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Post by Everso Biggyballies » 5 months ago

OK found the answer to that by digging out a Motorsport Mag article from June 2009. The 4WD rear end was tried on both the FWO7 and FWO8 standard tubs in testing by various drivers at different tracks..
Four x four by Williams
Frustrated by a lack of turbo power, Patrick Head & Co tried an extra driven axle for the FW08 instead. And it looked quick…

Back in 1980-81 Renault and Ferrari put the turbocharged writing on the Formula 1 wall. The new forced-induction 1500cc engines set output levels which the naturally-aspirated 3-litre Cosworth brigade could not match. Patrick Head of Williams approached Ferrari for use of its V6. The answer was predictable. ‘No’.

Cosworth at that time had a rather negative attitude towards further development of its V8’s horsepower from its 490-500bhp. Williams therefore began its own development programme with John Judd’s Engine Developments company, and valve specialist Chris Walters. They soon saw 535-540bhp. But straightline speed was the turbo cars’ greatest advantage.

Rear tyres at that time were 29 inches in outside diameter on rims so wide they generated some 40 per cent of the cars’ total drag.

So Patrick and his design team considered three axles (two at the rear), six wheels and narrow, contemporarily front-sized tyres all round. This could at least maintain, and possibly improve upon, the aggregate rear contact patch area, while other advantages beckoned. Underwing skirts were restricted to the area within the wheelbase. With an extra rear axle, skirted underwings could be longer, and the working area – and therefore the generated download – correspondingly larger.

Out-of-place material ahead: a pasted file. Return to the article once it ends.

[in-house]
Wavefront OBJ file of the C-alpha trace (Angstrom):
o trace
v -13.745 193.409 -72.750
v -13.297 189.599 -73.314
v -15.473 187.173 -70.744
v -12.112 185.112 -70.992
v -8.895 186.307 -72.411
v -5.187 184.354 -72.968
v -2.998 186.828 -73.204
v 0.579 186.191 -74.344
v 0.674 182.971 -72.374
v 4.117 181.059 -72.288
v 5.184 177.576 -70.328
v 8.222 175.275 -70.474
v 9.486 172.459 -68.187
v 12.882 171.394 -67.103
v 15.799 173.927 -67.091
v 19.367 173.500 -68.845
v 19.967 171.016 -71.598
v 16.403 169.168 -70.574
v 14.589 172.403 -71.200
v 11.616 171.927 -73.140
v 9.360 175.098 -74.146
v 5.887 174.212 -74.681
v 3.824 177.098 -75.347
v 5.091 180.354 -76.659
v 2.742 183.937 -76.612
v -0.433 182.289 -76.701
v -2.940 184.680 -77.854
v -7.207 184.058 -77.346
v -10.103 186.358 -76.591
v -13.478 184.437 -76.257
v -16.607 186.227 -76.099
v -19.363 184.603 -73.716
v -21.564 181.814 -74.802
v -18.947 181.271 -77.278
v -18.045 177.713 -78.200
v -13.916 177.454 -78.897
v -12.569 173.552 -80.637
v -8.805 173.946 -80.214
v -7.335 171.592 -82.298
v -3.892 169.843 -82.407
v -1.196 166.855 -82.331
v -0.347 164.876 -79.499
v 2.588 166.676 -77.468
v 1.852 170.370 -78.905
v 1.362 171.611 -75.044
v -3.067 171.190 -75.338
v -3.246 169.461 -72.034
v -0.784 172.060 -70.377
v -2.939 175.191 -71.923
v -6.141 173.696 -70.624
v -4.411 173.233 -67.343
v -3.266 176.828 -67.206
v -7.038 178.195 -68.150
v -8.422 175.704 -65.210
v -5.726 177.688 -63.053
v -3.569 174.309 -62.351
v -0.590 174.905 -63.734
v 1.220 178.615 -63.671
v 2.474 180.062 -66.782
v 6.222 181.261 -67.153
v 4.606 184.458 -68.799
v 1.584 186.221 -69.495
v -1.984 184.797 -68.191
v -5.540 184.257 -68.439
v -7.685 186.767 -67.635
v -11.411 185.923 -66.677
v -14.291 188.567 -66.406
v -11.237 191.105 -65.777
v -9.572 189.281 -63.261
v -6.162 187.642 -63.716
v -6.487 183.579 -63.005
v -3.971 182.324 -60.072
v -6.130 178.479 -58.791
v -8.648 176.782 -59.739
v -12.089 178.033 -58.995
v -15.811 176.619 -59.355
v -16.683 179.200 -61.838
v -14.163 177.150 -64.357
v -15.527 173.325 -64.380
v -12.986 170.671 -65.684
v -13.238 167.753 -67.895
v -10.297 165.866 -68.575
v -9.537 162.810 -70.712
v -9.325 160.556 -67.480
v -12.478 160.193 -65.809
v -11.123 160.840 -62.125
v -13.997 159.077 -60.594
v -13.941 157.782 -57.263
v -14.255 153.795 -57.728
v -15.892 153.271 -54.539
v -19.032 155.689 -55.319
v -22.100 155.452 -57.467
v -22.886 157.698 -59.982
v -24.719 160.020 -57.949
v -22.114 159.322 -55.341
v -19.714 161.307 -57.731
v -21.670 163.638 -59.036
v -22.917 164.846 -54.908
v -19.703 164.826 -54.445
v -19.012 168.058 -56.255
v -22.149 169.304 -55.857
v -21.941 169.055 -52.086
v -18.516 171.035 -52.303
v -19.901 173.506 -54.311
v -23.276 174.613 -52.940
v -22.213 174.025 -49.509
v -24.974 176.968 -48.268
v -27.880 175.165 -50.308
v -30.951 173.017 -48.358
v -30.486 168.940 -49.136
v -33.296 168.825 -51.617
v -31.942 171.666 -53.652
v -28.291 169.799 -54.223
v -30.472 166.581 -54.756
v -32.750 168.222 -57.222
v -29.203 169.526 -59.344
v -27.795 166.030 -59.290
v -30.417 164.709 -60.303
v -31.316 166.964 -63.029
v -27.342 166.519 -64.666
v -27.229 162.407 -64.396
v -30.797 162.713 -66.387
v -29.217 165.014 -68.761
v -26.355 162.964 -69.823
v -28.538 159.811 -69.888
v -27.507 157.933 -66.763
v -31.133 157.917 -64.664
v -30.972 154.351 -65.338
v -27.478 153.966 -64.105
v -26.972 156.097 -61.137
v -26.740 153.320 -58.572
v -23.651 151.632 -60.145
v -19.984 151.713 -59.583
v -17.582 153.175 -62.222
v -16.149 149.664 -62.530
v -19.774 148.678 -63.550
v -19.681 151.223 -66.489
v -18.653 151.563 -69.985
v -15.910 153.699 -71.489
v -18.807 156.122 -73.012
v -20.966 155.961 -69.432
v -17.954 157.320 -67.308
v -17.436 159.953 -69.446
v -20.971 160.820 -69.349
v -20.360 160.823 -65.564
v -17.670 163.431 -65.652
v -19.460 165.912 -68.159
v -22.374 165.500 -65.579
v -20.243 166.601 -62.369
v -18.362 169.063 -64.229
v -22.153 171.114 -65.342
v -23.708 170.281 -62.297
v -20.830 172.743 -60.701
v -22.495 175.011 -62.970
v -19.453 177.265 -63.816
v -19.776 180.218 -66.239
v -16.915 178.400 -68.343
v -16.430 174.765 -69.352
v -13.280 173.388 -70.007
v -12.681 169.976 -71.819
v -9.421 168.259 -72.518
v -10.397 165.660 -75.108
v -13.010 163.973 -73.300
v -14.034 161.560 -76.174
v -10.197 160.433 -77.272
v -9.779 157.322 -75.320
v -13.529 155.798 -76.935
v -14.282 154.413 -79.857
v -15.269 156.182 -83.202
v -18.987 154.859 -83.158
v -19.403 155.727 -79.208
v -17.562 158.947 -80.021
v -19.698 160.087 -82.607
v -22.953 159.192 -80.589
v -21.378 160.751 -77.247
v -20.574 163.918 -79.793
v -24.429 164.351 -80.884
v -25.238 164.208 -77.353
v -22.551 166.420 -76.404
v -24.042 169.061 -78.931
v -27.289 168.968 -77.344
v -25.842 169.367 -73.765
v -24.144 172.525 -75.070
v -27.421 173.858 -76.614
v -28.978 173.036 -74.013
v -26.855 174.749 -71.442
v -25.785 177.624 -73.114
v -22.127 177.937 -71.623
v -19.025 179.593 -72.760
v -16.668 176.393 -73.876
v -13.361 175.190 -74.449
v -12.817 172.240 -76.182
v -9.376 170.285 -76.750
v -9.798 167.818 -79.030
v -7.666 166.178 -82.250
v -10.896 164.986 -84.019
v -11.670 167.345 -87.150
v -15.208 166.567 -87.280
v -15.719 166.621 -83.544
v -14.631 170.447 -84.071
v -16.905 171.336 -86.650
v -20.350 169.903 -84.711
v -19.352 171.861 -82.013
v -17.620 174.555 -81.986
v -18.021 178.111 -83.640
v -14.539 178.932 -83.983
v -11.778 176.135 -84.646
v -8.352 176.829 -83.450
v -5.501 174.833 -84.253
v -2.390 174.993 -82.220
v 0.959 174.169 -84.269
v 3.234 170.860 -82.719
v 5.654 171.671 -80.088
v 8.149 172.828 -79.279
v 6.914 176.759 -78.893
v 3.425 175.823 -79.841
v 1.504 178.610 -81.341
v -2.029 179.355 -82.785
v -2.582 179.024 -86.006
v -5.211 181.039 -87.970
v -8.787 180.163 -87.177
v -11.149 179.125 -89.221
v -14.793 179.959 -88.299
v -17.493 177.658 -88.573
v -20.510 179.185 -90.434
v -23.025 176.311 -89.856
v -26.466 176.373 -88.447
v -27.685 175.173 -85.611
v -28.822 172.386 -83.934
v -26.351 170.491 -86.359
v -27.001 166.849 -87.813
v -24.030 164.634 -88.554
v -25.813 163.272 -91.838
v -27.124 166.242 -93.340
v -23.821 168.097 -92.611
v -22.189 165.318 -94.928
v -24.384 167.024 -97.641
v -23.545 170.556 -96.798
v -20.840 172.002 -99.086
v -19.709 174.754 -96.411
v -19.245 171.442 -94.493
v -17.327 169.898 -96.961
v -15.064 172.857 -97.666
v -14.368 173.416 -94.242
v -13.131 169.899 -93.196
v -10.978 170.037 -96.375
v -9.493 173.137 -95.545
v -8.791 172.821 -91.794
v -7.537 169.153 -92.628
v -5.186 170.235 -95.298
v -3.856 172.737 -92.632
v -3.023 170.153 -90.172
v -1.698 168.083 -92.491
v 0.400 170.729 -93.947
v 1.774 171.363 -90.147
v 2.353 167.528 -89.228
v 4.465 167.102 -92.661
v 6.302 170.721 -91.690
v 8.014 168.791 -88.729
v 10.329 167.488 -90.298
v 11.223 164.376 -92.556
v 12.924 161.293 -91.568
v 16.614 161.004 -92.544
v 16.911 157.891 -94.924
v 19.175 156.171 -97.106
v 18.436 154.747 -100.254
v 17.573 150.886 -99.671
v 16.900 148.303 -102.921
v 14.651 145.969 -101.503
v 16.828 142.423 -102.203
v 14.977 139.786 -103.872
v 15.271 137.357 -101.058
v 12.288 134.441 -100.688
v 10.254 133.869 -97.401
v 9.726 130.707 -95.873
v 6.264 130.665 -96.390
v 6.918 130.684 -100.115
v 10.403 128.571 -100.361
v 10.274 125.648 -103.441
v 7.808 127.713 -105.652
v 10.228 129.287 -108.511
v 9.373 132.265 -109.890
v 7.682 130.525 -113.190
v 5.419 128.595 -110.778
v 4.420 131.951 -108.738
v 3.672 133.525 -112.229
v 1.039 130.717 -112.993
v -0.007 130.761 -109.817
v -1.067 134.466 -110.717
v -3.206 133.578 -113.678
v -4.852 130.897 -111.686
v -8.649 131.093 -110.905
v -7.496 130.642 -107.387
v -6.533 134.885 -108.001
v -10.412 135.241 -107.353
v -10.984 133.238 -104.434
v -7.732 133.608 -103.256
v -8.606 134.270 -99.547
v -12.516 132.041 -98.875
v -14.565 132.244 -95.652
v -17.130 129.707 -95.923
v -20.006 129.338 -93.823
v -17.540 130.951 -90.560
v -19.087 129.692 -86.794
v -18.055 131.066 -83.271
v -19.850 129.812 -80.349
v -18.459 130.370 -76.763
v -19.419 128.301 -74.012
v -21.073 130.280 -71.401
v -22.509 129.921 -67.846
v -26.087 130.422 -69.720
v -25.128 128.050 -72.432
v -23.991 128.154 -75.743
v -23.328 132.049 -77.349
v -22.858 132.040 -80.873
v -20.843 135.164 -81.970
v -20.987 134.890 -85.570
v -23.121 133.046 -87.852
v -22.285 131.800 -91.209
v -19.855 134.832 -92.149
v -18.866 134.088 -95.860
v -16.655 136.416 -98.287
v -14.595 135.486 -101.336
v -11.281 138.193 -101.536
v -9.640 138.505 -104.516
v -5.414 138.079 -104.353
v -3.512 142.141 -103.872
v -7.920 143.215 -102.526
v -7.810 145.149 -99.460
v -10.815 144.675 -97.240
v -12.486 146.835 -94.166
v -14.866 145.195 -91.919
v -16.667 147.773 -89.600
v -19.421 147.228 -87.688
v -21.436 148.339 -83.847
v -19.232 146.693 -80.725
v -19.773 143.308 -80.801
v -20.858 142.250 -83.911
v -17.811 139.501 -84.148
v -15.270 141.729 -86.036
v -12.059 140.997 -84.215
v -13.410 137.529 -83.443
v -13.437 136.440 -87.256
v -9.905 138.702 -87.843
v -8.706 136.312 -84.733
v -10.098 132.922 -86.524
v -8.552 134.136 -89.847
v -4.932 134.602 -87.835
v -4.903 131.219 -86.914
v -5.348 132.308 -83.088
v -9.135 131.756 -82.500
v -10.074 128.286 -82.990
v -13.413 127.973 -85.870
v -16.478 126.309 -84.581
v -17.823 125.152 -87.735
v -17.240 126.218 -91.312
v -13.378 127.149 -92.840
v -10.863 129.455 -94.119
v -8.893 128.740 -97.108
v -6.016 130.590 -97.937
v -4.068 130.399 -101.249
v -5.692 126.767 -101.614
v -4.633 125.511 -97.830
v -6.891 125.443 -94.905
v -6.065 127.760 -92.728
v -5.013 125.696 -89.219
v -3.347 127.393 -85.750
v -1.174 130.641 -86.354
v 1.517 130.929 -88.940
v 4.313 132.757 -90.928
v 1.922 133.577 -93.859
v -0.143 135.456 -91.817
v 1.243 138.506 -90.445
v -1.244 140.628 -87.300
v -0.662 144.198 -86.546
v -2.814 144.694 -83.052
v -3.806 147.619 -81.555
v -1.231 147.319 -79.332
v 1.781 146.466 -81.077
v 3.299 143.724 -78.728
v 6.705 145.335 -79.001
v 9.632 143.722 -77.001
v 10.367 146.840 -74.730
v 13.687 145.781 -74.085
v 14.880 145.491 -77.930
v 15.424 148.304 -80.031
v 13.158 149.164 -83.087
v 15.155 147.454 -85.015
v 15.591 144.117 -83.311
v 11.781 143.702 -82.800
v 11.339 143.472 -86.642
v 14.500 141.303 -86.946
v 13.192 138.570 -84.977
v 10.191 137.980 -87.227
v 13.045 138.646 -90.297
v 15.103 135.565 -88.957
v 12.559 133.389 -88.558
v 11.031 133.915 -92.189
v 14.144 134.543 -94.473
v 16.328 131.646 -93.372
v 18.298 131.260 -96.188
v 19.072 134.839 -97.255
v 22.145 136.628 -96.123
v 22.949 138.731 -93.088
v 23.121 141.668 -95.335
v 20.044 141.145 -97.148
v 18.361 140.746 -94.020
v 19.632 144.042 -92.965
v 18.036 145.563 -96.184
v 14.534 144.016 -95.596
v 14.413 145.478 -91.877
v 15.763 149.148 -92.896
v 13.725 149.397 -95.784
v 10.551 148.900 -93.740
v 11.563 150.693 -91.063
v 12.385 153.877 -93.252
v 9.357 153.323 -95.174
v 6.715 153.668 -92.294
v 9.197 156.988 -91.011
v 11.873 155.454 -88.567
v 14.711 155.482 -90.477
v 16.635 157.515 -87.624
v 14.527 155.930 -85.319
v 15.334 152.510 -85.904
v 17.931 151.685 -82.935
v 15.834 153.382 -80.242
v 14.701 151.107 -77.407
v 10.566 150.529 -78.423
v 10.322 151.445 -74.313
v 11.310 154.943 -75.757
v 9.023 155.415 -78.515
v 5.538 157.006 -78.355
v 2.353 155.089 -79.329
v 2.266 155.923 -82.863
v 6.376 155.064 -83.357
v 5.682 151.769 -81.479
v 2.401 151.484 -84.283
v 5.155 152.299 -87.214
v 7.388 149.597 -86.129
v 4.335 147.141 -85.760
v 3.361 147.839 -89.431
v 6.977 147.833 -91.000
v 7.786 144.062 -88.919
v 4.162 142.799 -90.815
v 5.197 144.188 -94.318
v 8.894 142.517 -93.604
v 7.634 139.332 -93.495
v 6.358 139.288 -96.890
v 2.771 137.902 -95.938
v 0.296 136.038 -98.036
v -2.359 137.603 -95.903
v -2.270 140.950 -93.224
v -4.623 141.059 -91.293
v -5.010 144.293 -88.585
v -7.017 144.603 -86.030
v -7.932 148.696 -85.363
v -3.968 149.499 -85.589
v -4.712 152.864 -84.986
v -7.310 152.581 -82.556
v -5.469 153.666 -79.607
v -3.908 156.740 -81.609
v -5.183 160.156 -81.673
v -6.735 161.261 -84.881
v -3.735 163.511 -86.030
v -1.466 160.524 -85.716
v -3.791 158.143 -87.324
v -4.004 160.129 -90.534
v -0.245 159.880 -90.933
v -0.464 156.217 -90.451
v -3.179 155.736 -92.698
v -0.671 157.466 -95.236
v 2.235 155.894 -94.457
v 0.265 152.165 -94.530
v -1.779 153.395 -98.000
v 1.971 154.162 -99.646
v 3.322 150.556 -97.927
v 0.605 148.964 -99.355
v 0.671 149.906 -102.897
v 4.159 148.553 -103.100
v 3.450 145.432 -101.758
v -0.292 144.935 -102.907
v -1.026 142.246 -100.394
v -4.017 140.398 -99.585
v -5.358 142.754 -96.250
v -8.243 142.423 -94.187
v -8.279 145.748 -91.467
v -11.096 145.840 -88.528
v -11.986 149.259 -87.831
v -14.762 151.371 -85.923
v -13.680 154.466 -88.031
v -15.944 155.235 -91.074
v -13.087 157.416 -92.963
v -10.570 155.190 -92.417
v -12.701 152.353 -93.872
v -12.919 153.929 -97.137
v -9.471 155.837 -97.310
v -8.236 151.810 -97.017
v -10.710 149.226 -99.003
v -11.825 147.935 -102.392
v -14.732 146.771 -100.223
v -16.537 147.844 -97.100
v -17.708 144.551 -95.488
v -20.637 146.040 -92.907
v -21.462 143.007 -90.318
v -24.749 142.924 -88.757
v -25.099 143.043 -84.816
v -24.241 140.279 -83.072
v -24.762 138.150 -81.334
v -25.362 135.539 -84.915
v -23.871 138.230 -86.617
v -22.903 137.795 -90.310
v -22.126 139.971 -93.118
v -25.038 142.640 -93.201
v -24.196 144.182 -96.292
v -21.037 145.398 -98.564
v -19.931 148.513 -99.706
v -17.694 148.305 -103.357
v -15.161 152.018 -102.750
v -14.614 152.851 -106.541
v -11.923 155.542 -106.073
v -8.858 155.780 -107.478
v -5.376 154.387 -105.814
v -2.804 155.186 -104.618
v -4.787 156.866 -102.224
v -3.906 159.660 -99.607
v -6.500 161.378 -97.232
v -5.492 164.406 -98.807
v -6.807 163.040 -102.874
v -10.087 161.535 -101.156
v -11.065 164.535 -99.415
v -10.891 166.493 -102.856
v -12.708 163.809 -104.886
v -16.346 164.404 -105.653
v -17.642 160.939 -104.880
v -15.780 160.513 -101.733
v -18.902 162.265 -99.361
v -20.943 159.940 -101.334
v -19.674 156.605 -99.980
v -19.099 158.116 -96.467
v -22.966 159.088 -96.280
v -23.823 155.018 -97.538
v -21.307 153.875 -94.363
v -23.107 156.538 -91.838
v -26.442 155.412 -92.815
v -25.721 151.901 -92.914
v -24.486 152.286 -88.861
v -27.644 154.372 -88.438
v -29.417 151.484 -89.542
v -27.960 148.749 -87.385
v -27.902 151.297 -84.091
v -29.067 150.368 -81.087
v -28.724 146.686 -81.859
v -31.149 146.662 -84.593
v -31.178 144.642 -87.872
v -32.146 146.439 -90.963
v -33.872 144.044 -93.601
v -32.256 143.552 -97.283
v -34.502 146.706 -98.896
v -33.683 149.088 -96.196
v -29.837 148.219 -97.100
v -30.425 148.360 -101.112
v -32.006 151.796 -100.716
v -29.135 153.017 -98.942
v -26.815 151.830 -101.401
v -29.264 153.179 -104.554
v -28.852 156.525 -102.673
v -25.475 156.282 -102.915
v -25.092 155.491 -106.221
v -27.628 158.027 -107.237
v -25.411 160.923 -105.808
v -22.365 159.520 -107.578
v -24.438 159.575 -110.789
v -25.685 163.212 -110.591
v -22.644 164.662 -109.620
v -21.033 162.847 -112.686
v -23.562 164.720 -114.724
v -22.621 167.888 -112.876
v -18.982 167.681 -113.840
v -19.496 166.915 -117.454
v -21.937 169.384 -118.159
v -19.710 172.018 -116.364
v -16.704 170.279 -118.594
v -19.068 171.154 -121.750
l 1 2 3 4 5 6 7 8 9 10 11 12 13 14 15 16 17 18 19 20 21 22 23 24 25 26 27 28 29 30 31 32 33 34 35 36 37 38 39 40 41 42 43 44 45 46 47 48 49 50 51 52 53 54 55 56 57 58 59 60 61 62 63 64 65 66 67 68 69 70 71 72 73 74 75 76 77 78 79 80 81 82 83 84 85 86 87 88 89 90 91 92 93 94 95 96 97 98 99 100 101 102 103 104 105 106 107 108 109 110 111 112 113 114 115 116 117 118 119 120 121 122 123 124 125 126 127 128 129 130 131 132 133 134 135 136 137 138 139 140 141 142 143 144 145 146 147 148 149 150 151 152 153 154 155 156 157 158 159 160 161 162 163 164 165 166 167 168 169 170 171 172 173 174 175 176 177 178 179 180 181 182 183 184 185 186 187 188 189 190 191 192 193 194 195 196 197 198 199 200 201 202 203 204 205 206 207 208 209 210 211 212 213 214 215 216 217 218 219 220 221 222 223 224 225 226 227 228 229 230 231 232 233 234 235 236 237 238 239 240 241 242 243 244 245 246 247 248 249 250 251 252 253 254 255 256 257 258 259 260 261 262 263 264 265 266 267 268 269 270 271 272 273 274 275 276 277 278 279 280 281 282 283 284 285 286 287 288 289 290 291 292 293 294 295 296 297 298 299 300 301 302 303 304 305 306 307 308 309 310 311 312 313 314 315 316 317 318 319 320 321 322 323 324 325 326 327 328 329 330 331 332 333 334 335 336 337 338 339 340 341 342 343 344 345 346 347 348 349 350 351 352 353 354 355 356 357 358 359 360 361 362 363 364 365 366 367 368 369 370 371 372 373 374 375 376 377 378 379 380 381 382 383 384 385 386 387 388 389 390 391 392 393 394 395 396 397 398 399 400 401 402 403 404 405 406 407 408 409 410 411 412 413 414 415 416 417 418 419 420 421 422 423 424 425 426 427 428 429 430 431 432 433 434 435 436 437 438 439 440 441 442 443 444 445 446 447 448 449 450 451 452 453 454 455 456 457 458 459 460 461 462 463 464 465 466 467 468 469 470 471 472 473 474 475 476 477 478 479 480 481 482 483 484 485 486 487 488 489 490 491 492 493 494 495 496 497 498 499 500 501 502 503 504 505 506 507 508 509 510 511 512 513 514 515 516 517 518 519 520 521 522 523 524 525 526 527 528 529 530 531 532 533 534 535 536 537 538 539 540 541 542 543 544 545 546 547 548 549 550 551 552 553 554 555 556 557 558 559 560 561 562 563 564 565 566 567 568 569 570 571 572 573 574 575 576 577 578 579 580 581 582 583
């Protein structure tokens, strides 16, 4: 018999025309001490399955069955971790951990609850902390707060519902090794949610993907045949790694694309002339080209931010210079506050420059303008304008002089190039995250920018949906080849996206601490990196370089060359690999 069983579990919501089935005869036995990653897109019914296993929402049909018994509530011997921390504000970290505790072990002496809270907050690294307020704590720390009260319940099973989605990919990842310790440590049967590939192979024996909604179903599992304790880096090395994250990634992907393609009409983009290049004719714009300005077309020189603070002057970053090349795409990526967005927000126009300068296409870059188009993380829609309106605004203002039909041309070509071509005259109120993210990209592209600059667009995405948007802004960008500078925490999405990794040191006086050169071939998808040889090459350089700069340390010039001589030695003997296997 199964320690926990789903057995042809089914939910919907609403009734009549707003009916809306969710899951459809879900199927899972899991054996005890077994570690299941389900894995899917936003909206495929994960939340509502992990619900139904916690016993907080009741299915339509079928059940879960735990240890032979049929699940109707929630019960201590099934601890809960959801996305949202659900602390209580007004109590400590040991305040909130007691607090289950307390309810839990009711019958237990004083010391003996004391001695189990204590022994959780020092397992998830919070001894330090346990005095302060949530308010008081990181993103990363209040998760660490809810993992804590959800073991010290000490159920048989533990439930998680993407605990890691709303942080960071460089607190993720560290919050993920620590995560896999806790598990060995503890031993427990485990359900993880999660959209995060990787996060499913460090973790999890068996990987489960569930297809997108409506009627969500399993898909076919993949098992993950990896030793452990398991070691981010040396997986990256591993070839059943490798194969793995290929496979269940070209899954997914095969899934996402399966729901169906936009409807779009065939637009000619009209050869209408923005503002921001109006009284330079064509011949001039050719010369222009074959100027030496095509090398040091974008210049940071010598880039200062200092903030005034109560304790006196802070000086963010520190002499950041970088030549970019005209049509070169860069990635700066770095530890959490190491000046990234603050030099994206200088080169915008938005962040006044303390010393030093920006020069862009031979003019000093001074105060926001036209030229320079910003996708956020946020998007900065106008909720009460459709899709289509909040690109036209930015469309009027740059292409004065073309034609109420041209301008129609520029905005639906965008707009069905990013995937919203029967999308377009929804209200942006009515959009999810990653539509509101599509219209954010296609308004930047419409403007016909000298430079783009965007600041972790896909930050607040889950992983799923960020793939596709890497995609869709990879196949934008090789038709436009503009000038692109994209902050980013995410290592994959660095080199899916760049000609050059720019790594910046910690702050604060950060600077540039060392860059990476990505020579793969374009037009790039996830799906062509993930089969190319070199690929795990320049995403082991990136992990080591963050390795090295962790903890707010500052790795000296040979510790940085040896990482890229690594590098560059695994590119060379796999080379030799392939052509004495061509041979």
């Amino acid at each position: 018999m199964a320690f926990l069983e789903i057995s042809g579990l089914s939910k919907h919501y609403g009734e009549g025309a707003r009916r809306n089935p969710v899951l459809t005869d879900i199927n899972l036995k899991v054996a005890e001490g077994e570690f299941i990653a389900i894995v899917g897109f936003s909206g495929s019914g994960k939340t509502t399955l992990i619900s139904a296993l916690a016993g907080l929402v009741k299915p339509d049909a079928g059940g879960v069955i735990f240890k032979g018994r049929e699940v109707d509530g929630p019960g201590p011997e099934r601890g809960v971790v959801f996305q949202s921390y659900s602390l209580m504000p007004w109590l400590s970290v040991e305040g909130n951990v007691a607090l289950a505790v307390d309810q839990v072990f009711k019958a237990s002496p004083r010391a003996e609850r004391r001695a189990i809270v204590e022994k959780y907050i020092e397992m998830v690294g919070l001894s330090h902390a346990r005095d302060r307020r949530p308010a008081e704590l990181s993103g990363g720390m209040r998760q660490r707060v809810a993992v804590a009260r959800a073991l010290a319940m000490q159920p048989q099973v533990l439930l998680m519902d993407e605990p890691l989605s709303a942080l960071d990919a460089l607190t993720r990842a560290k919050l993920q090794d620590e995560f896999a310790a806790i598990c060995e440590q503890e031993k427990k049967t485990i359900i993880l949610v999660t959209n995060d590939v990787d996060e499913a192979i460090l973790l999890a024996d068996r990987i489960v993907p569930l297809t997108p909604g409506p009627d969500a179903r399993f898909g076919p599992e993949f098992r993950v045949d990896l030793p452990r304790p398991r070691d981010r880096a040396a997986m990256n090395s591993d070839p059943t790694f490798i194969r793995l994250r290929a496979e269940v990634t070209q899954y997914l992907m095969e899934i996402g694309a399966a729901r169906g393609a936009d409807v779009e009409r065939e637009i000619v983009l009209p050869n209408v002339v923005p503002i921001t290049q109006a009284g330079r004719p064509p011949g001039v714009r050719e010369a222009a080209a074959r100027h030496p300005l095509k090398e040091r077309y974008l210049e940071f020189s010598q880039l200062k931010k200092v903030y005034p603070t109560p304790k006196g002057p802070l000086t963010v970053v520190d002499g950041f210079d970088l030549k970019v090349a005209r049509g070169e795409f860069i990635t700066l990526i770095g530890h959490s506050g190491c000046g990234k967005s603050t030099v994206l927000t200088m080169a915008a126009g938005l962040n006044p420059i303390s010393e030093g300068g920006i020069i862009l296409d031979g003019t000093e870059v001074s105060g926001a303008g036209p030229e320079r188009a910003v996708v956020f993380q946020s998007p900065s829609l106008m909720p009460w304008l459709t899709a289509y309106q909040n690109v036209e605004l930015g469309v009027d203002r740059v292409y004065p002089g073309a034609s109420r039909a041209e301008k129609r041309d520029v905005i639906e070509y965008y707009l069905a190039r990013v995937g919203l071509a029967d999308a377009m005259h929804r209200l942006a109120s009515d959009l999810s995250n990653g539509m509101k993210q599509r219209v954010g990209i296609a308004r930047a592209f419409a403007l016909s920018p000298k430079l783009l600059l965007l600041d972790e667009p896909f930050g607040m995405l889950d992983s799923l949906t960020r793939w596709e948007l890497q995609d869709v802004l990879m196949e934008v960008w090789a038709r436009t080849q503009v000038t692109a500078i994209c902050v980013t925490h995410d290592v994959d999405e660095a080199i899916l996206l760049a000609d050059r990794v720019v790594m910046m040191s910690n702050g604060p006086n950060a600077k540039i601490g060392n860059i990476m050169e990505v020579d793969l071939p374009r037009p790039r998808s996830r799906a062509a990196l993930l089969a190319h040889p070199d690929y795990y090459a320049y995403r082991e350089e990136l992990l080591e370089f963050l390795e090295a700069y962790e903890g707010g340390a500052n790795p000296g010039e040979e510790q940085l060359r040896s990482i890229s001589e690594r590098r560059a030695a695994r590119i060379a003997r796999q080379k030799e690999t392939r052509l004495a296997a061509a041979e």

A six-wheeled model tested promisingly in the team’s Didcot wind tunnel. The new 4x4 rear end was centred more or less around the conventional four-wheeled car’s rear axle-line. The second axle was centred some four inches forward of the normal position, with sharply raked-forward driveshafts from the first final drive. The new third axle was outrigged just behind from an extension final drive.

The Williams FW07D type number originated with this rear end, and Alan Jones first tested the finished car one week after the Las Vegas Grand Prix in 1981. He stood by his decision to retire – temporarily, as it would prove – but the six-wheeler’s standing starts were mighty impressive!

Jonathan Palmer was extremely quick during wet testing at Silverstone, and the team considered it could have run slick tyres on the third axle since the track was squeegeed so well by wet tyres on the first two axles! A tight-circuit test at Croix-en-Ternois saw Palmer lap as quickly as in the four-wheeled FW08, whose short tub had been tailored to deploy the 4x4 rear
end and vast underwings. The prototype was 120lb heavier than the conventional design and although the long wing surfaces passed beneath the driveshafts, they passed above the lower suspension wishbones, which thus interrupted airflow in this critical area. Consequently a second-generation Williams six-wheeler was drawn, in which fixed-length driveshafts doubled as lower lateral location for the upright – à la 1960 Lotus 18.

Both standard FW07 and FW08 tubs were tested with the 4x4 rear end – creating the Williams FW07D and FW08B models
. Jones drove the former at Donington, before Keke Rosberg and Jonathan Palmer took over at Ricard. Late in 1982, Tony Trimmer and the team’s new – four-wheeled – World Champion Rosberg tested the FW08B at Silverstone, then at Donington, while at Croix-en-Ternois Palmer and Jacques Laffite took over. Jacques drove in its final test at Ricard on October 21, 1982.

So why didn’t we see the Williams 0-2-4 race? Because for 1983 both four-wheel drive and six-wheelers were banned. And the gas-guzzling turbos prevailed instead.
https://www.motorsportmagazine.com/arch ... r-williams